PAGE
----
Japanese and Danish Culture at a Glance

In this article I will present a very bried look at Japanese and Danish culture. This post will serve as an introduction for anyone who might be unfamilliar with either culture, and therefore as a building block for the rest of the articles on cultural comparison in this blog.

Danish Culture At a Glance

Danish culture is characterised by equality, modesty, and a lack of formality.

Denmark is a society which places great emphasis on caring for the weak. It is a welfare society characterised by a very high tax rate and numerous free benefits offered by the state and available to all. It is also a society which values spare time and comfortable living very highly.

Everyone in Denmark expects to have their opinion or position heard. Status and rank do not carry the same weight as in other places, and the Danes expect to be involved and to be able to criticise their leaders. Business meetings in Denmark are characterised by genuine discussion, where everyone expects to contribute to the decision making process. Danish communication is very direct and informal and in most circumstances things are conducted on a first name basis.

However, despite this informality most relationships are kept at arm’s length. Showing excessive emotion is often looked down upon, even amongst close acquaintances and it can be fairly difficult to get close to a Dane.

Although this has begun to change, the modesty aspect is also very important in Danish culture, and boasting, showing off, or even drawing a lot of attention to yourself may be frowned upon.

In Denmark there is complete equality amongst the genders and women expect to be treated with the same respect as men in all circumstances. Traditional gender roles are far less pronounced than in other countries, and it is common for men to take paternity leave (one of the many benefits of the welfare state) and care for the children.

Japanese Culture At a Glance

The Japanese culture is very complex and contains a wide range of influences. It is shaped by the search for “wa”, a term that loosely translates to “harmony“. Japanese culture is group oriented, ritualistic, and relies more on unspoken, indirect communication. Concepts such as saving face or avoiding shame and understanding your position in a relationship or hierarchy are key aspects in Japanese interaction.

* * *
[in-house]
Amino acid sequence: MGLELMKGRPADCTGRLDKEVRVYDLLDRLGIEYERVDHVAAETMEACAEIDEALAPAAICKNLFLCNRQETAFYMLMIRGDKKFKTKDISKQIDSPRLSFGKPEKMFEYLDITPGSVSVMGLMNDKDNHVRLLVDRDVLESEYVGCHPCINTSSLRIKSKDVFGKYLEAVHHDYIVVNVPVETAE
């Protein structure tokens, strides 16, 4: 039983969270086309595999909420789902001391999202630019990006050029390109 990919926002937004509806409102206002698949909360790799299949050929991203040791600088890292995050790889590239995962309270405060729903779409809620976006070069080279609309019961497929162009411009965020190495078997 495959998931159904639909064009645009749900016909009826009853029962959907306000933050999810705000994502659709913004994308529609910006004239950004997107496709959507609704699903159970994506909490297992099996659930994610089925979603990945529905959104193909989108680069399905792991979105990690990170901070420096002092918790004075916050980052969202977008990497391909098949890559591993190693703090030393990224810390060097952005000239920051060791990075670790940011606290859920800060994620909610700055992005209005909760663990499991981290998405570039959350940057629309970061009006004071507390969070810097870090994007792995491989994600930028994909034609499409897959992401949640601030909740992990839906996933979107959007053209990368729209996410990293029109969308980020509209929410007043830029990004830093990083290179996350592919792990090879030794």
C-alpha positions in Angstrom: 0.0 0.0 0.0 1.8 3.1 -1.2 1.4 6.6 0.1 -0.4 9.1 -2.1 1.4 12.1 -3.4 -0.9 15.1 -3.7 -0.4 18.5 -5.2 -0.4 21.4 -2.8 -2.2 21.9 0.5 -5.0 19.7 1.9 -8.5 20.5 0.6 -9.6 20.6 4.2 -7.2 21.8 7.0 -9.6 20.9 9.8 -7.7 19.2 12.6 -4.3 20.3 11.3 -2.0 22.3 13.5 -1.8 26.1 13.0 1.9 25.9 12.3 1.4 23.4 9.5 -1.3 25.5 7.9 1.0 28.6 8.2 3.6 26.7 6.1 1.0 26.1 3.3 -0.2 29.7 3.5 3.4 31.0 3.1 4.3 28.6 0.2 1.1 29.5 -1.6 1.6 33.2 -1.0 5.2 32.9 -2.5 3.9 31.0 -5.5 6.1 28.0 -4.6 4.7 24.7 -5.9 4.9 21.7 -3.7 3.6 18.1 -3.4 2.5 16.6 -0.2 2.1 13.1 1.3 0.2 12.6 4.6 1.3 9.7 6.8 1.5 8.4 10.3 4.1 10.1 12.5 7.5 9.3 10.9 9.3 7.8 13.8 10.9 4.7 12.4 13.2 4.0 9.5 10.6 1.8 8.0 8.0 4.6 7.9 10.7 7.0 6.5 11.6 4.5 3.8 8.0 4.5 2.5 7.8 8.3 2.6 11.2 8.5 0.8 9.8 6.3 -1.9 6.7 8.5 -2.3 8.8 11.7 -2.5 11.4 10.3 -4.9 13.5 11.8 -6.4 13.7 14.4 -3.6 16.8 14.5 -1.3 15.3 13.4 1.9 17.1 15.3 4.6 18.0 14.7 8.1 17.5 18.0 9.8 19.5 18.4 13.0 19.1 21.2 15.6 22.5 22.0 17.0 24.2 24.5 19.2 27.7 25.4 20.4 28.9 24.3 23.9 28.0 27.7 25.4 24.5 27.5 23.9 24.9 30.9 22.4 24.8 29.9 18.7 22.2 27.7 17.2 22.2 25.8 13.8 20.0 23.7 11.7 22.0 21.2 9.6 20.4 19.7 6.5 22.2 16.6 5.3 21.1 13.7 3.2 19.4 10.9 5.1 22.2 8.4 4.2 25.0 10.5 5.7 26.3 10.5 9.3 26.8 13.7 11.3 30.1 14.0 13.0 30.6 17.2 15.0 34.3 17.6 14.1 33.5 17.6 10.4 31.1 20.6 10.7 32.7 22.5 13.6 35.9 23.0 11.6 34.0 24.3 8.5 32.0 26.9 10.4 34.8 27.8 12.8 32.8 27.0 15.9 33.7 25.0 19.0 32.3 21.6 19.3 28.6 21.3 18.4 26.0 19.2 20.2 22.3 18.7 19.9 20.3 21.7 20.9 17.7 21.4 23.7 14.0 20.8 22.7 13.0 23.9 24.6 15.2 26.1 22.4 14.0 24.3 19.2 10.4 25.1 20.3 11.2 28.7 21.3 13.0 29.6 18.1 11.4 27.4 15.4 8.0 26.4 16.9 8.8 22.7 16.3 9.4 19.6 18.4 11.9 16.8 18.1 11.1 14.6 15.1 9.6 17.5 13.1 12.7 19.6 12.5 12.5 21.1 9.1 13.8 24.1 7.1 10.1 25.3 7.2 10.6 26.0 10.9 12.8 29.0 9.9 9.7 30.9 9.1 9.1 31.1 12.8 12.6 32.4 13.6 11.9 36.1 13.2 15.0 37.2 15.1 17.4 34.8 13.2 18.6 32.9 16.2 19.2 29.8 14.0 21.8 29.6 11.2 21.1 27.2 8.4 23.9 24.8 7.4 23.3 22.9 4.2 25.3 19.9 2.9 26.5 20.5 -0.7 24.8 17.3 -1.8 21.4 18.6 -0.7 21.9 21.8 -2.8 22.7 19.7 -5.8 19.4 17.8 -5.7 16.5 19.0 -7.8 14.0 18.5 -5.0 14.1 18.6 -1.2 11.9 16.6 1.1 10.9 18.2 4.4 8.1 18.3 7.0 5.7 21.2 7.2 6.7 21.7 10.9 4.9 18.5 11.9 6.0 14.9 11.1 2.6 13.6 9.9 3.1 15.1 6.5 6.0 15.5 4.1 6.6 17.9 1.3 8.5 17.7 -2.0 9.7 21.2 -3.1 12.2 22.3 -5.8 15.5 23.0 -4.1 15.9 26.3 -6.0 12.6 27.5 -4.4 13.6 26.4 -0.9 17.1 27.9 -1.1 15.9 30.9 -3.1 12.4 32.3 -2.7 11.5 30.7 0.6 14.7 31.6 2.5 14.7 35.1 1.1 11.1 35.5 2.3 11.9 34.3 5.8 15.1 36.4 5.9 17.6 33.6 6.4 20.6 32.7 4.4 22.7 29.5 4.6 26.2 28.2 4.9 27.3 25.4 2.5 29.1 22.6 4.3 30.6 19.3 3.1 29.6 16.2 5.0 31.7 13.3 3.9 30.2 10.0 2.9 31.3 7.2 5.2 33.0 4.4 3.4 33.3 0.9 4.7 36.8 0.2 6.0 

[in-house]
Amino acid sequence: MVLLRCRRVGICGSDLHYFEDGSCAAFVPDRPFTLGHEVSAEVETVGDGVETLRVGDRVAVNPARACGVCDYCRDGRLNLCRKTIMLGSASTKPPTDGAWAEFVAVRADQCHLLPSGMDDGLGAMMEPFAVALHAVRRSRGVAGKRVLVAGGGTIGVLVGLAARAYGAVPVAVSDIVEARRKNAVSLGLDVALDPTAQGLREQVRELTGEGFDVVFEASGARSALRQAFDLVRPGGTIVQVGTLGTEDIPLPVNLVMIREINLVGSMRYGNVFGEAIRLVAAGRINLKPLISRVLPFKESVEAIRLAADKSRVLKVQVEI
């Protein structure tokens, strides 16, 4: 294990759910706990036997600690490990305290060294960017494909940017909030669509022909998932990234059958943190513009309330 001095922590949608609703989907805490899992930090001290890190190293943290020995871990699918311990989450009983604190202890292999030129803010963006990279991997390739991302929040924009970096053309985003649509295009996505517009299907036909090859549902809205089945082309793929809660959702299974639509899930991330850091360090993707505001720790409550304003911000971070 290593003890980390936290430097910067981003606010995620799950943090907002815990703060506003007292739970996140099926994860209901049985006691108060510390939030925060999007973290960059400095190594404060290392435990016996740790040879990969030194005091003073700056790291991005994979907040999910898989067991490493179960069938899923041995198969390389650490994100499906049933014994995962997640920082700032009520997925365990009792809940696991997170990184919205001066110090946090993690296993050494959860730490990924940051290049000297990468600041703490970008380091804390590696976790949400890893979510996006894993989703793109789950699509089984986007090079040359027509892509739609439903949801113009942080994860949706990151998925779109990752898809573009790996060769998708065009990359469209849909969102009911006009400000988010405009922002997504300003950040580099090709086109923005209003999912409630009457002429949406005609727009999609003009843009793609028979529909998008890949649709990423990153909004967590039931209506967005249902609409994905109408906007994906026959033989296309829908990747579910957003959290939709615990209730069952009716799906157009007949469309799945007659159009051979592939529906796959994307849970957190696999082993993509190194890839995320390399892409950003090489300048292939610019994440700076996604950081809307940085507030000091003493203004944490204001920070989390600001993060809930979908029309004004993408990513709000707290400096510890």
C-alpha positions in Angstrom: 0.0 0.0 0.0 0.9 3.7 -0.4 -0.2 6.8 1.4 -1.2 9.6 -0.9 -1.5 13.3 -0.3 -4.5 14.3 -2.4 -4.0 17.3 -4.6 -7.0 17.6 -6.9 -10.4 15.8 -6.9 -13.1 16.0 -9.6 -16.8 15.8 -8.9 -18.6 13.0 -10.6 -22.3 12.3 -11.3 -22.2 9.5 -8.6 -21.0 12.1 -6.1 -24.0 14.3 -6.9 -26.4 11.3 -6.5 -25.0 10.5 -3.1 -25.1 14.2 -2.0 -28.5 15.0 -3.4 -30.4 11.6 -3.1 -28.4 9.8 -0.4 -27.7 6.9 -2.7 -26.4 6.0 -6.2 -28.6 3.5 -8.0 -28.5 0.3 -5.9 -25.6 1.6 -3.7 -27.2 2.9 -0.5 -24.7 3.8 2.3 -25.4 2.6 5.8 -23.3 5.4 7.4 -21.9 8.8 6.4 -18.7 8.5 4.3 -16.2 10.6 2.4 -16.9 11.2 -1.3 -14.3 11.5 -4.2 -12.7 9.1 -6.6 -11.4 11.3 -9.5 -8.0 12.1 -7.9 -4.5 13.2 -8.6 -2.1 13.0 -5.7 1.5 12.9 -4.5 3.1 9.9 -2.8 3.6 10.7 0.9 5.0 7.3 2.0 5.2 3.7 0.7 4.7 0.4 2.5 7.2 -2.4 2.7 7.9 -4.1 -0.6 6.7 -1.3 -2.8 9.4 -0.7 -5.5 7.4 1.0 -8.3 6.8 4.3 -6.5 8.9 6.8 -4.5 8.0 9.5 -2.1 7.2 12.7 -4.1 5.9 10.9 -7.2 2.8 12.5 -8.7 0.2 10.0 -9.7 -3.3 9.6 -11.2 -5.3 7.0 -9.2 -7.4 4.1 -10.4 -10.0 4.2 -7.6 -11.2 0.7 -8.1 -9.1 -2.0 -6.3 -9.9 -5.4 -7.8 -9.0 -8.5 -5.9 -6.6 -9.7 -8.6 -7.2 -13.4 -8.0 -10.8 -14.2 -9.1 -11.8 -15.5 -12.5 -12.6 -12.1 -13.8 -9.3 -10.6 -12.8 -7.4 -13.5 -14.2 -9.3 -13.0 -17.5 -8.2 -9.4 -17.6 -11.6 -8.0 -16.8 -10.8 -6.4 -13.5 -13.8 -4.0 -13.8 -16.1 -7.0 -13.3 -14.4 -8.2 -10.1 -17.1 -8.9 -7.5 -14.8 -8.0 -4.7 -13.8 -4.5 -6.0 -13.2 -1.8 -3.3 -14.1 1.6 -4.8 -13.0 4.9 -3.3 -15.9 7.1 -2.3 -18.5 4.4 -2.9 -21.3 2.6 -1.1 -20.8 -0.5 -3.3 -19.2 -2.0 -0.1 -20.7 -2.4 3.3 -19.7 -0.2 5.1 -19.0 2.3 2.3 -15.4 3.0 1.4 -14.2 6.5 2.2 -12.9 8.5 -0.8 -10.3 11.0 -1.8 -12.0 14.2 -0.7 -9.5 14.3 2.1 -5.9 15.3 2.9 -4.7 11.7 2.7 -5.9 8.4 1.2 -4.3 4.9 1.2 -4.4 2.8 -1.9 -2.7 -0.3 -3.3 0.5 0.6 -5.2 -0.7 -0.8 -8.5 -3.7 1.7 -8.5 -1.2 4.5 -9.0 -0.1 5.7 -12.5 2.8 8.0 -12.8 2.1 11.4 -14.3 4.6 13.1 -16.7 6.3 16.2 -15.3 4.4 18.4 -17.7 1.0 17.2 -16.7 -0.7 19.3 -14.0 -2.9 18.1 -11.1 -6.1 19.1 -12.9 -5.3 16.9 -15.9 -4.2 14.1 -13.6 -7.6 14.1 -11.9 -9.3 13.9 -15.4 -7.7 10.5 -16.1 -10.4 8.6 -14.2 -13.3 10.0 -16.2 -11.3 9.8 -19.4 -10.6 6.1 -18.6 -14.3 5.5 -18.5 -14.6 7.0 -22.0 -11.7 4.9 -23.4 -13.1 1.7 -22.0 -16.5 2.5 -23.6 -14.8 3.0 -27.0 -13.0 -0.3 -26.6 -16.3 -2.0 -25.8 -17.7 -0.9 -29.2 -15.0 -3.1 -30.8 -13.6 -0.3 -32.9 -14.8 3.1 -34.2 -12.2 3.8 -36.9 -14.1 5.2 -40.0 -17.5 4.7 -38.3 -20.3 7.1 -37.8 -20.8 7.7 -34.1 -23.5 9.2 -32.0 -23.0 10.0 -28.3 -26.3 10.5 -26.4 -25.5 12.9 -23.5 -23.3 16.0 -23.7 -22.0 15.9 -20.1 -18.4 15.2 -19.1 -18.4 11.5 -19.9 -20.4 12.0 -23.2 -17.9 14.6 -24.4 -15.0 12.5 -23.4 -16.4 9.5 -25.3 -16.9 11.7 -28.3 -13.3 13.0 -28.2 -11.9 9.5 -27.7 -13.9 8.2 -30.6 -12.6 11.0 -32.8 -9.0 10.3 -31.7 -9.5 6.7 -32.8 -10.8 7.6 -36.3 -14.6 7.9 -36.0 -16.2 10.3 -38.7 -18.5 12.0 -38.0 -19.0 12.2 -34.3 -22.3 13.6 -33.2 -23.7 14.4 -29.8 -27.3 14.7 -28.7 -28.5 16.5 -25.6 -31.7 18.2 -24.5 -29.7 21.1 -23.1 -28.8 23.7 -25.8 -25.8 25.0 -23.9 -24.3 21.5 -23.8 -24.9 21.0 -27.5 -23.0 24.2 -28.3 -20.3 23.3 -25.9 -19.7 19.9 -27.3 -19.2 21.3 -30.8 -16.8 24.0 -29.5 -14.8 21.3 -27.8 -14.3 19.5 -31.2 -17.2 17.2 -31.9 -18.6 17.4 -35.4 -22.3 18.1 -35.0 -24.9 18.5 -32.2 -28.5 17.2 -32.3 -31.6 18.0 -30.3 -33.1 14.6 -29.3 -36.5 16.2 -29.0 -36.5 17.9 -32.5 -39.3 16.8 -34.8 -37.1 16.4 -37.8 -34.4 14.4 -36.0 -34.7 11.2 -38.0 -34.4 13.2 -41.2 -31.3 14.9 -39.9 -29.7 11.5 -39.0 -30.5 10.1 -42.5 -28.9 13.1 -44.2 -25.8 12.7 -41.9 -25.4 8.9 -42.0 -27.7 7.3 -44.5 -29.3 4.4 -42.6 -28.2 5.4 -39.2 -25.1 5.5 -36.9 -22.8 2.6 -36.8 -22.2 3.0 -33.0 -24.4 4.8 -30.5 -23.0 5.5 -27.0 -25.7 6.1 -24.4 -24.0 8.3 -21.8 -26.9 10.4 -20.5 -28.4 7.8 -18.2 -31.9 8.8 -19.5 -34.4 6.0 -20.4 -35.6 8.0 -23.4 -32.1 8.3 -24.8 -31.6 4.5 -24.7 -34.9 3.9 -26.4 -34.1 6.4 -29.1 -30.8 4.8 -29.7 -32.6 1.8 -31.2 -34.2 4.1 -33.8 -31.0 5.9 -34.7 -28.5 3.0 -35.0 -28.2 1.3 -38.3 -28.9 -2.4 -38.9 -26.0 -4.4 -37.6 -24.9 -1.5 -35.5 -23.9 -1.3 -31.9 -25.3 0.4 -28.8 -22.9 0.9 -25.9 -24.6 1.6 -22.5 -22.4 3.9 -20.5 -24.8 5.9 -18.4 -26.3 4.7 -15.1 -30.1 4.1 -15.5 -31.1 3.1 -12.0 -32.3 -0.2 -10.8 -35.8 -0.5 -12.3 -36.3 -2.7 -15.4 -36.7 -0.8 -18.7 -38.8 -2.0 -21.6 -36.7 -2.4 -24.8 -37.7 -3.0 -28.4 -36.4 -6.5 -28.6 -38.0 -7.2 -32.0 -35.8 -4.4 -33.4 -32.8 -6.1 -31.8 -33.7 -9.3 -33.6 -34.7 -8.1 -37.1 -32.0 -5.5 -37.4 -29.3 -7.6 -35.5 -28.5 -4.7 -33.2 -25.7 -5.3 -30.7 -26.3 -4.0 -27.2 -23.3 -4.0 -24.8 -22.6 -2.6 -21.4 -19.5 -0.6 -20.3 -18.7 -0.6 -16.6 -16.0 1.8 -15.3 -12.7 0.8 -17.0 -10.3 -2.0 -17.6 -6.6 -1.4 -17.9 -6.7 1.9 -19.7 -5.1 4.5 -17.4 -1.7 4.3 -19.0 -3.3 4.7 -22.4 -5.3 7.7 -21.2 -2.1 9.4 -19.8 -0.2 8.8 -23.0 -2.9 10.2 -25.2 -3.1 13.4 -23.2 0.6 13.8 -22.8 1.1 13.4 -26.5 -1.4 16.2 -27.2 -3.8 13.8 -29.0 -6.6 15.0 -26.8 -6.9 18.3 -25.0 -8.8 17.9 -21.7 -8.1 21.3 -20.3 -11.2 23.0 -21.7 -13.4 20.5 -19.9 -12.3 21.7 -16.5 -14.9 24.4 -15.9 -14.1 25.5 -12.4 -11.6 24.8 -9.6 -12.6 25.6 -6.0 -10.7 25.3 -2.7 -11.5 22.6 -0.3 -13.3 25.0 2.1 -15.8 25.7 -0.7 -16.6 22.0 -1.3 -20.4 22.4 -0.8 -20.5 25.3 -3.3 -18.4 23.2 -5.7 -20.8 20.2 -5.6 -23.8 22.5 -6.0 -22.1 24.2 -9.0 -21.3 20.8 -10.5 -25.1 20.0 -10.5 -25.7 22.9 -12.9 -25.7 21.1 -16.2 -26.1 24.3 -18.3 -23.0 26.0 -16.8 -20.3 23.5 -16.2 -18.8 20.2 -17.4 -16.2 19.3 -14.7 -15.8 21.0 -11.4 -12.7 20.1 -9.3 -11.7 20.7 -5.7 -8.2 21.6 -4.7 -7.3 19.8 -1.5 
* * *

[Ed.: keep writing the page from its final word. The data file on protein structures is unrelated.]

Striving for harmony is at the core of Japanese culture, particularly when speaking of group harmony. From a young age, children are taught to be cooperative and non-disruptive, and to show respect. The Japanese are therefore usually polite and non-confrontational, preferring to maintain harmony rather than to offend someone.

The Japanese are also very group oriented, both in their personal and professional lives. They focus on building relationships and placing the good of the group above individual aspirations. Knowing your position within a group and addressing others appropriately is a key concept for maintaining harmony. Also, while striving for excellence is a primary motivational factor in Japan, the development of personal skills is often seen as the duty of an individual towards the group.

Communication in Japan is much more “high context”. High context communication relies on unspoken signals, including tone of voice, facial expressions, context within which something is said, and intuitive understanding. Once again, the emphasis is on maintaining group harmony, and therefore the Japanese are reluctant to openly contradict someone or to refuse a request. This has been the cause of many misunderstandings in dealings between Westerners and the Japanese.

The concept of saving face or avoiding shame is very important to the Japanese, and there are many things that can cause a loss of face. They therefore try to avoid giving open criticism, blatant displays of authority, and direct contradictions or rejections.

The Japanese also value status and social rank. One’s age and position are very important in determining how people communicate and how situations are resolved. Typically, the inferior partner (and it is very important to know exactly where you stand) will defer to the superior partner so as to maintain harmony.

Finally, although this has begun to change, gender roles in Japanese culture are still very pronounced, with the man being the primary provider and the woman being the primary caretaker. This is particularly true in rural areas. Furthermore, the business world is still very much a man’s world, and it is not easy for Japanese business women to climb up the hierarchy.

This concludes the quick look at Japanese and Danish culture. In future posts I will expand upon these concepts and look deeper so as to understand how to make cross-cultural interactions work.


A Study on Japanese Culture and Styles of Business Negotiation, http://www.kwintessential.co.uk/resources/global-etiquette/japan-country-profiles.html, accessed November 2012

Mark Lim Shan-Loong (2000), Tradition and Change, Examining Gender Roles in Japan, http://marklsl.tripod.com/Writings/japan.htm

The Basics of Japanese Culture, http://iml.jou.ufl.edu/projects/Spring01/Newsome/culture.html, accessed November 2012

The Cultural Values of Japan, http://www.howto.co.uk/abroad/japanese-people/the_cultural_values_of_japan/, accessed November 2012

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